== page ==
A mass grave of over 400 so-called Islamic State victims has been discovered in the disputed Iraqi province of Kirkuk, according to authorities.
The disturbing burial sites were found on Saturday at a military base, formerly used by US troops until 2011, around two miles north of Hawija in northern Iraq.
Kirkuk governor, Rakan Saed, said jihadists had turned the area ‘into an execution ground’ after seizing the territory in 2014.Getty
As reported by the Daily Mail, Saed said:
We are standing here, where… at least 400 civilians were dragged, some in their red jumpsuits, and brutally executed by ISIS.
People who’d witnessed the executions led authorities to the graves, Colonel Murtada Abbas of the 60th Brigade in the Iraqi military said.
Governor Rakan Saed has asked the Iraqi government and the Commission of Human Rights to work in identifying the victims.
ISIS has lost a large amount of territory in recent months, forced out of Hawija by Iraqi and Kurdish forces in October, after three weeks of fighting.
Hundreds of Islamic State fighters and their families surrendered in what was the last major unified operation between Iraqi and Kurdish forces.
After the clash with Islamic State, the two allies clashed over the oil-rich city of Kirkuk and other disputed territories, revealing a long-standing tension between the two in absence of a common enemy.
Government troops have unveiled dozens of mass graves containing hundreds of victim’s bodies executed under the jihadists’ rule of the area.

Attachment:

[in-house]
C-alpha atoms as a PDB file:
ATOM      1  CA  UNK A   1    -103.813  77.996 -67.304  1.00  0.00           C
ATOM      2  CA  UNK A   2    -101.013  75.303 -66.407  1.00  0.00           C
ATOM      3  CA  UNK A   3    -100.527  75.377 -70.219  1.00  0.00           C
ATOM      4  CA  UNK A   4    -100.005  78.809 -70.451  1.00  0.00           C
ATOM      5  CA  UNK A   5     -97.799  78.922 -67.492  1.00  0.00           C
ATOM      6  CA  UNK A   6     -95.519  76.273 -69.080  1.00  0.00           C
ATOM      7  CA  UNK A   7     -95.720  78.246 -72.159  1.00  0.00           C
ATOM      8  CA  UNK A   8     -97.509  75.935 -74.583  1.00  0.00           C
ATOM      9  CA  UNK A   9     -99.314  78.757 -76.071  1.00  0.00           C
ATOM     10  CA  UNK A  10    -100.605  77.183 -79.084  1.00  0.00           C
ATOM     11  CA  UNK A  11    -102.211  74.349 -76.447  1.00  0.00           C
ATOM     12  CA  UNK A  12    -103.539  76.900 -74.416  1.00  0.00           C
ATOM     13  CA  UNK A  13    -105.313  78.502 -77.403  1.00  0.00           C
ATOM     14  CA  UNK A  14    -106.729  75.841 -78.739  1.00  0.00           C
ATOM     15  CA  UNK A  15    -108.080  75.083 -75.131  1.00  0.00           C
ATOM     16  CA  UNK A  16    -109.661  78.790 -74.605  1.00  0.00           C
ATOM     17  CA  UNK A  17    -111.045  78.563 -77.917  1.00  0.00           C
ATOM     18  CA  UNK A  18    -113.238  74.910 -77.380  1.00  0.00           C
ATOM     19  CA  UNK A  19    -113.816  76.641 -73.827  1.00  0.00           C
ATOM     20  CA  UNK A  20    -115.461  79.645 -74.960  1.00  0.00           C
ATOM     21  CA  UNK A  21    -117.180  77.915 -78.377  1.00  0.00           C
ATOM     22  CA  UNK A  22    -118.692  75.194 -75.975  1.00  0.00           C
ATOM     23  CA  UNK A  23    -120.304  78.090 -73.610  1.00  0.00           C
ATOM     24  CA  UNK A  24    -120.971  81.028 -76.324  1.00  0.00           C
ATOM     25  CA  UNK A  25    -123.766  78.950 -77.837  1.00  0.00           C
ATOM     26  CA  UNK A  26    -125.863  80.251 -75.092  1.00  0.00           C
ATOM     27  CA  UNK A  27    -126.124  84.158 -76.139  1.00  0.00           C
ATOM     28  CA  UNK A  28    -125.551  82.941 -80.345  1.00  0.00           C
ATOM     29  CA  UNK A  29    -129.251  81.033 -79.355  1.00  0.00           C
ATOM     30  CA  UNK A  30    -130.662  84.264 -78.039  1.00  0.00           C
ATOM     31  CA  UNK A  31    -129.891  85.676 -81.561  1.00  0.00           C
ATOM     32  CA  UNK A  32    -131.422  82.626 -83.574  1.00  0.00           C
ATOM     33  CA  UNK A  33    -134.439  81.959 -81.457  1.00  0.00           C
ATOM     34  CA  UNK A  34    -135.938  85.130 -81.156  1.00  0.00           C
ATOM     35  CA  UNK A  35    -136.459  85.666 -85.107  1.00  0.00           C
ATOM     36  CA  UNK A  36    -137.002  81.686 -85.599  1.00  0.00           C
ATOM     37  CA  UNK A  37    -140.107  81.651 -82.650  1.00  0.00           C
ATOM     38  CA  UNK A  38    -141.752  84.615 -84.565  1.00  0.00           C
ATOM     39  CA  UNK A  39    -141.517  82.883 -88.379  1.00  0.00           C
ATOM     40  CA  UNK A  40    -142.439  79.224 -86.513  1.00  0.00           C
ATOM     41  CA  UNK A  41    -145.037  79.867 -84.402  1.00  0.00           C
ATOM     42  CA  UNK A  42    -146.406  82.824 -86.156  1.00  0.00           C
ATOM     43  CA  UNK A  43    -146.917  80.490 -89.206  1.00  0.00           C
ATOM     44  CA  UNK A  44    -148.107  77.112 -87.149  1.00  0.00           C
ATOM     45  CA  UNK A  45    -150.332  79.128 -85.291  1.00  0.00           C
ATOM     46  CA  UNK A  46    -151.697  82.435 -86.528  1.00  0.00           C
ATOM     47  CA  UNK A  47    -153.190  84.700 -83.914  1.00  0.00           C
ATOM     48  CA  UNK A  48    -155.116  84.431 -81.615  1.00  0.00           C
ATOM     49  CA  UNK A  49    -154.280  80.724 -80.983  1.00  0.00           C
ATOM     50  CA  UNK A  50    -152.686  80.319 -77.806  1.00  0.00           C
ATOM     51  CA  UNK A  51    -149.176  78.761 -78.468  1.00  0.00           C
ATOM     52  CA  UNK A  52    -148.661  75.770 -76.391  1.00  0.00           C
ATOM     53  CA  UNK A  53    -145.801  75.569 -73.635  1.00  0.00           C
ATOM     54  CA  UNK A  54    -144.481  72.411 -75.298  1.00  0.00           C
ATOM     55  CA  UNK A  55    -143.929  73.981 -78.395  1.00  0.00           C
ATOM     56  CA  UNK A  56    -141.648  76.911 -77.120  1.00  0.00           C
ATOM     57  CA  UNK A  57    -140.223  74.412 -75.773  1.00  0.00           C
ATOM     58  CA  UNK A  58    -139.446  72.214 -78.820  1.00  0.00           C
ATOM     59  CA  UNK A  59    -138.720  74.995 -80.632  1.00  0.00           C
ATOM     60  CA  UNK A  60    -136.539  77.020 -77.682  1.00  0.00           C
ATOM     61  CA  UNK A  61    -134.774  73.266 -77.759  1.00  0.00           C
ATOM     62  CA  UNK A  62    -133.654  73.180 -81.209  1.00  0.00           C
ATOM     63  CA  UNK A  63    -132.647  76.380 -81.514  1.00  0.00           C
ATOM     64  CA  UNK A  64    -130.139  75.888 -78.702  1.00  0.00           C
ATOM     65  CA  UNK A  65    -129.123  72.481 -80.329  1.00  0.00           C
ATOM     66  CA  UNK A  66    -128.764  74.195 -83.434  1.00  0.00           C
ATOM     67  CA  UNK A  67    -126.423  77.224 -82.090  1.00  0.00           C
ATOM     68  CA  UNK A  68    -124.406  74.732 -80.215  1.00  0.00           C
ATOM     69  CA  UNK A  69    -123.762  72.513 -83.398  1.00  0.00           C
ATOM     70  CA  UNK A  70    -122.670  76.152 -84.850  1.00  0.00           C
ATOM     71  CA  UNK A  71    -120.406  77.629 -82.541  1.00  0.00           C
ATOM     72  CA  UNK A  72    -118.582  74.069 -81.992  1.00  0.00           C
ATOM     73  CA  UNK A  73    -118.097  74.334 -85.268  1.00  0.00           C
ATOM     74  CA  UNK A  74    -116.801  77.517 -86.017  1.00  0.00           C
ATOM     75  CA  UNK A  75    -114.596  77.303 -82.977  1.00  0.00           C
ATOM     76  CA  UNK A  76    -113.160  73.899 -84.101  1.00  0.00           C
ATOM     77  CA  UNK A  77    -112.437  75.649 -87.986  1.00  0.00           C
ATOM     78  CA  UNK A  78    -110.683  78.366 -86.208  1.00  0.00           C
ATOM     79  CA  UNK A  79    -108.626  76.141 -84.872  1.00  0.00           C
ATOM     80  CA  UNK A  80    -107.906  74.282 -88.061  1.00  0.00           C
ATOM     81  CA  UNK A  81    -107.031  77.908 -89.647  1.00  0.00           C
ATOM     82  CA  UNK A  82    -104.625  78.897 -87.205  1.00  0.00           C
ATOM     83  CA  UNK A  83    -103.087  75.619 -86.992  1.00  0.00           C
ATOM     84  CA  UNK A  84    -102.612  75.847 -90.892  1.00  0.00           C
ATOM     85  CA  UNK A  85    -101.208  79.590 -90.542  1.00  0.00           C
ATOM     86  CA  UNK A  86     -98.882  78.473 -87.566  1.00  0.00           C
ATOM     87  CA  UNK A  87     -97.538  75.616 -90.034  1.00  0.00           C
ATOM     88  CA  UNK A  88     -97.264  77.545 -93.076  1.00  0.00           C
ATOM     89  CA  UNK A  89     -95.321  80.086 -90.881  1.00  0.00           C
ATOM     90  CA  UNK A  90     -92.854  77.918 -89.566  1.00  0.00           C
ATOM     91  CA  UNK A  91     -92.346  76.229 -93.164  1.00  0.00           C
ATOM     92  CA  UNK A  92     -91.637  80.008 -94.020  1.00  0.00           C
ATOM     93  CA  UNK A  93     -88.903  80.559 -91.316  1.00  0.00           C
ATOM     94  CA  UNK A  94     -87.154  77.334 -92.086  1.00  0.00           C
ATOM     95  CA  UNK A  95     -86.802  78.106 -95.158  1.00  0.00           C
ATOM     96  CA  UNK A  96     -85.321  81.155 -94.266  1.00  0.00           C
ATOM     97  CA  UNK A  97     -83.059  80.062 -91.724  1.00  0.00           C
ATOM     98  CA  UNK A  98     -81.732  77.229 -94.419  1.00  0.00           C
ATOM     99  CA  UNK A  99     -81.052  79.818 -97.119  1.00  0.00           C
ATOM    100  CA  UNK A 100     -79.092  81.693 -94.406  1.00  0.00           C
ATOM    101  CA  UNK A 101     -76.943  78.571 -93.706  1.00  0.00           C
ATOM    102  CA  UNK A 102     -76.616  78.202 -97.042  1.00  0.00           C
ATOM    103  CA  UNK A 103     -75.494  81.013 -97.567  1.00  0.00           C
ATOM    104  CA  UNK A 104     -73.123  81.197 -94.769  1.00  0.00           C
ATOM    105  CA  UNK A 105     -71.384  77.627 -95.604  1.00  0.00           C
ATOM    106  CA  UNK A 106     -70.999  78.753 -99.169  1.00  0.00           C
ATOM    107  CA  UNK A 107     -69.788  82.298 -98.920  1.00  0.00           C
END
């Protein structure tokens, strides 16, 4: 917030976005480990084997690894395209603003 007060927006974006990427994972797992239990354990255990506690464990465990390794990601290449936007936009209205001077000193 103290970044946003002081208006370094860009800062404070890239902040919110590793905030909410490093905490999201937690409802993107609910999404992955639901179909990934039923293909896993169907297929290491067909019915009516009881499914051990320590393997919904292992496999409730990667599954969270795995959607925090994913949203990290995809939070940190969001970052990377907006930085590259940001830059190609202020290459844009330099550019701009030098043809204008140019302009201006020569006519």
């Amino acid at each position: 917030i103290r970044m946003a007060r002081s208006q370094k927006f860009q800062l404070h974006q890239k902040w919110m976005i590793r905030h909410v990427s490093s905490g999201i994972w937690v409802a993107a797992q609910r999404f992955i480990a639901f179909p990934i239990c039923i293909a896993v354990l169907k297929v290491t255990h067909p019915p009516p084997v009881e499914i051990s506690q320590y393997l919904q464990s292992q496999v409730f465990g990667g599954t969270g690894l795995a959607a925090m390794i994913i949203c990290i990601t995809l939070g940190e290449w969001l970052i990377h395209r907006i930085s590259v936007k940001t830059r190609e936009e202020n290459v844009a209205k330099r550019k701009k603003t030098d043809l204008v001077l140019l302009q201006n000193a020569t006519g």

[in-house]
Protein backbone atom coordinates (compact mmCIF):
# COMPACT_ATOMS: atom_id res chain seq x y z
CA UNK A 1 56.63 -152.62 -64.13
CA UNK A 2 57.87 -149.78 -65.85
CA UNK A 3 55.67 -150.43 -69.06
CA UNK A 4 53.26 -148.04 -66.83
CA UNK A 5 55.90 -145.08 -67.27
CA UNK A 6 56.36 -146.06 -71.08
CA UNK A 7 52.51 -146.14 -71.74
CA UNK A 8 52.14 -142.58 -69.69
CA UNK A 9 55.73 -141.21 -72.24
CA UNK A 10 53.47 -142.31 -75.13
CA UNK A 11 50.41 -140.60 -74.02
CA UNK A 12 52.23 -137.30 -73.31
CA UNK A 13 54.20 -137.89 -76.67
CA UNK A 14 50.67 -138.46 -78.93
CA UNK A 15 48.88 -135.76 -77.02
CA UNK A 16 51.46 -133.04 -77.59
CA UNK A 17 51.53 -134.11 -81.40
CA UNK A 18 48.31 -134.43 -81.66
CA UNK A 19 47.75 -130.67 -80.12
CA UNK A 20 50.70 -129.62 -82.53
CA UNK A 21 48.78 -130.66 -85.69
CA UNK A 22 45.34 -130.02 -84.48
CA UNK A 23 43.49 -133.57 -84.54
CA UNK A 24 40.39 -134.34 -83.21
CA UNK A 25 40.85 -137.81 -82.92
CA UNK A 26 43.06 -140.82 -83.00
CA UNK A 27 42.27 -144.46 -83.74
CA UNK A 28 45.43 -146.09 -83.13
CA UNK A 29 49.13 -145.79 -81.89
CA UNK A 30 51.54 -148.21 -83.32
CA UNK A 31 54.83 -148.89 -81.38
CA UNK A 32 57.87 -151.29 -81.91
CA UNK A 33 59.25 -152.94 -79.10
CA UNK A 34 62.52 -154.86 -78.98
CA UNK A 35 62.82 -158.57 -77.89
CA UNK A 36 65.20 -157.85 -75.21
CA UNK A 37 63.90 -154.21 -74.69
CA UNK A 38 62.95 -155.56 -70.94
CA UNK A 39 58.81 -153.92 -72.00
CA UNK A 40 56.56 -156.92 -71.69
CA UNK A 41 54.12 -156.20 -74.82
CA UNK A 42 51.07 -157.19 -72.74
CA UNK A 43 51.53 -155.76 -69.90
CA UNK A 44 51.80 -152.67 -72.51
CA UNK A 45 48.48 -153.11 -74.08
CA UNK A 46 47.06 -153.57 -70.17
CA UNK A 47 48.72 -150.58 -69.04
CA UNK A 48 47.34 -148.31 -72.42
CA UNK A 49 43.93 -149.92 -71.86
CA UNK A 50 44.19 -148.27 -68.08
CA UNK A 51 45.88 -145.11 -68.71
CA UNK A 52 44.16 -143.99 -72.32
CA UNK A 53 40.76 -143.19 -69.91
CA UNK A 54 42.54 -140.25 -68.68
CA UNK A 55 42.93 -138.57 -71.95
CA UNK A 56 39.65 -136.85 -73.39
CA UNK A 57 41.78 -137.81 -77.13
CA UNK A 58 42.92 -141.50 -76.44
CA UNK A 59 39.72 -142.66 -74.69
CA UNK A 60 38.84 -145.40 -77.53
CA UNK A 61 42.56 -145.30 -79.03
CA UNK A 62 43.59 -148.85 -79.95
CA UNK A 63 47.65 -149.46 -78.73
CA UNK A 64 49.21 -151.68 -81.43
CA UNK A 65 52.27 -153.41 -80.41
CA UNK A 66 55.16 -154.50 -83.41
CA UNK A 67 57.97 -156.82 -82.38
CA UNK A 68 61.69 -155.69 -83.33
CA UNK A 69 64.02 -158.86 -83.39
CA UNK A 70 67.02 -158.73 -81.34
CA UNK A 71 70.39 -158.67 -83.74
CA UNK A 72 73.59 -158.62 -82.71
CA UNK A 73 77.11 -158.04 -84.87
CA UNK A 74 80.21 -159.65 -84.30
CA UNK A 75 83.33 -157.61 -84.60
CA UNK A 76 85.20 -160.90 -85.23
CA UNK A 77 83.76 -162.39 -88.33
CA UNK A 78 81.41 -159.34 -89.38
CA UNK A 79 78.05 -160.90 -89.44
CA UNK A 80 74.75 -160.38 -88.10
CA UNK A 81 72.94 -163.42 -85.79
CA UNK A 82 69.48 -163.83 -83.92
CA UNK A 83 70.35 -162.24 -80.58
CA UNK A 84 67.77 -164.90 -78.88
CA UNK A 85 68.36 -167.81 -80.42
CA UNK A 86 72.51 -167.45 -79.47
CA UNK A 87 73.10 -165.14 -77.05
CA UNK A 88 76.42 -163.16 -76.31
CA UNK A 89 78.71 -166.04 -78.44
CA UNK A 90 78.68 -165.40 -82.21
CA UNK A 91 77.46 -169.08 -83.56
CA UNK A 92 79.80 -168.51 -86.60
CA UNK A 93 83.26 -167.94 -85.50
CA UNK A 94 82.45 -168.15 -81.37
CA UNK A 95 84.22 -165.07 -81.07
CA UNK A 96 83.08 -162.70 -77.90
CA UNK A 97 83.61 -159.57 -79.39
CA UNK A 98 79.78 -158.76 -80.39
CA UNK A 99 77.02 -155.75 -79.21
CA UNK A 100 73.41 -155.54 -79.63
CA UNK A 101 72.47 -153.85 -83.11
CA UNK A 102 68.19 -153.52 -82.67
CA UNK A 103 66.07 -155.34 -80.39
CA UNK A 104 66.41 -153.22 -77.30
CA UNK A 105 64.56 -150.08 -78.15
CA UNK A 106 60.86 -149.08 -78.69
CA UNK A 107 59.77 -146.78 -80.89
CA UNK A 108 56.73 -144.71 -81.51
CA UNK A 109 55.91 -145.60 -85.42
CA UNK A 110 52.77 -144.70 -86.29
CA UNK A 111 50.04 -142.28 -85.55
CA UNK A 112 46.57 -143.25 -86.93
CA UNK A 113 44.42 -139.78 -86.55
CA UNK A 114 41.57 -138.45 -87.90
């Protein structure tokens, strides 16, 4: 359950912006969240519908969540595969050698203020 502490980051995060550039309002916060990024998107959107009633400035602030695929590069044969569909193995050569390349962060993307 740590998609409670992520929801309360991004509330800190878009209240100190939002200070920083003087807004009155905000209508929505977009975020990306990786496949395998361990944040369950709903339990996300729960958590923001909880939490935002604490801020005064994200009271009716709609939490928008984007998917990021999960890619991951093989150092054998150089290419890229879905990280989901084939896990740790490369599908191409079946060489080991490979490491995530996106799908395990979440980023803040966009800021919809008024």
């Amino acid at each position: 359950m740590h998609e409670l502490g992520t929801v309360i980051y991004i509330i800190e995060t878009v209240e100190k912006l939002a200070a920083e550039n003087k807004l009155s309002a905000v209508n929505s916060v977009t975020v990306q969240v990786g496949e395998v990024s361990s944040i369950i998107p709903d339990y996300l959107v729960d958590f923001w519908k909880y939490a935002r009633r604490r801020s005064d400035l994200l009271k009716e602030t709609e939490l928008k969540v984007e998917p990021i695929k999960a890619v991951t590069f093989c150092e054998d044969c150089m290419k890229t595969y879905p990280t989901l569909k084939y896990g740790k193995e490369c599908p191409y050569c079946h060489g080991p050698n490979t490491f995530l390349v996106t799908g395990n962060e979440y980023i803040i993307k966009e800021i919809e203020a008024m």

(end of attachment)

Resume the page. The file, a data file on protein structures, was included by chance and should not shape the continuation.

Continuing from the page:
‘Thanks to witness accounts from local residents’ given to authorities the mass graves were discovered, said General Mortada al-Luwaibi.
In a disturbing image of the jihadi regime, Saad Abbas, a local farmer, told AFP:
[ISIS fighters could be seen] driving around in cars with their prisoners. They would shoot them and then throw them to the ground or burn their bodies.
Last Sunday, a twin suicide attack killed at least six people in Kirkuk, according to authorities.
An official, who spoke only under anonymity, explained the attackers struck near a former police station used by Sarya al-Salam, a Shiite paramilitary group.
The official said the two explosions, fifteen minutes apart, injured twelve people as well as taking six lives – the first attacker blew up a car rigged with explosives, followed by the second which used an explosive belt.
The Shiite force, led by powerful cleric Moqtada al-Sadr, formerly known as the Mahdi Army, is part of the Hashed al-Shaabi paramilitary alliance, which has battled Islamic State and Kurdish forces.
Kurdish media have since accused Hashed alliance of carrying out acts of retribution against Kurdish civilians.
Tim Horner is a sub-editor at UNILAD. He graduated with a BA Journalism from University College Falmouth before most his colleagues were born. A previous editor of adult mags, he now enjoys bringing the tone down in the viral news sector.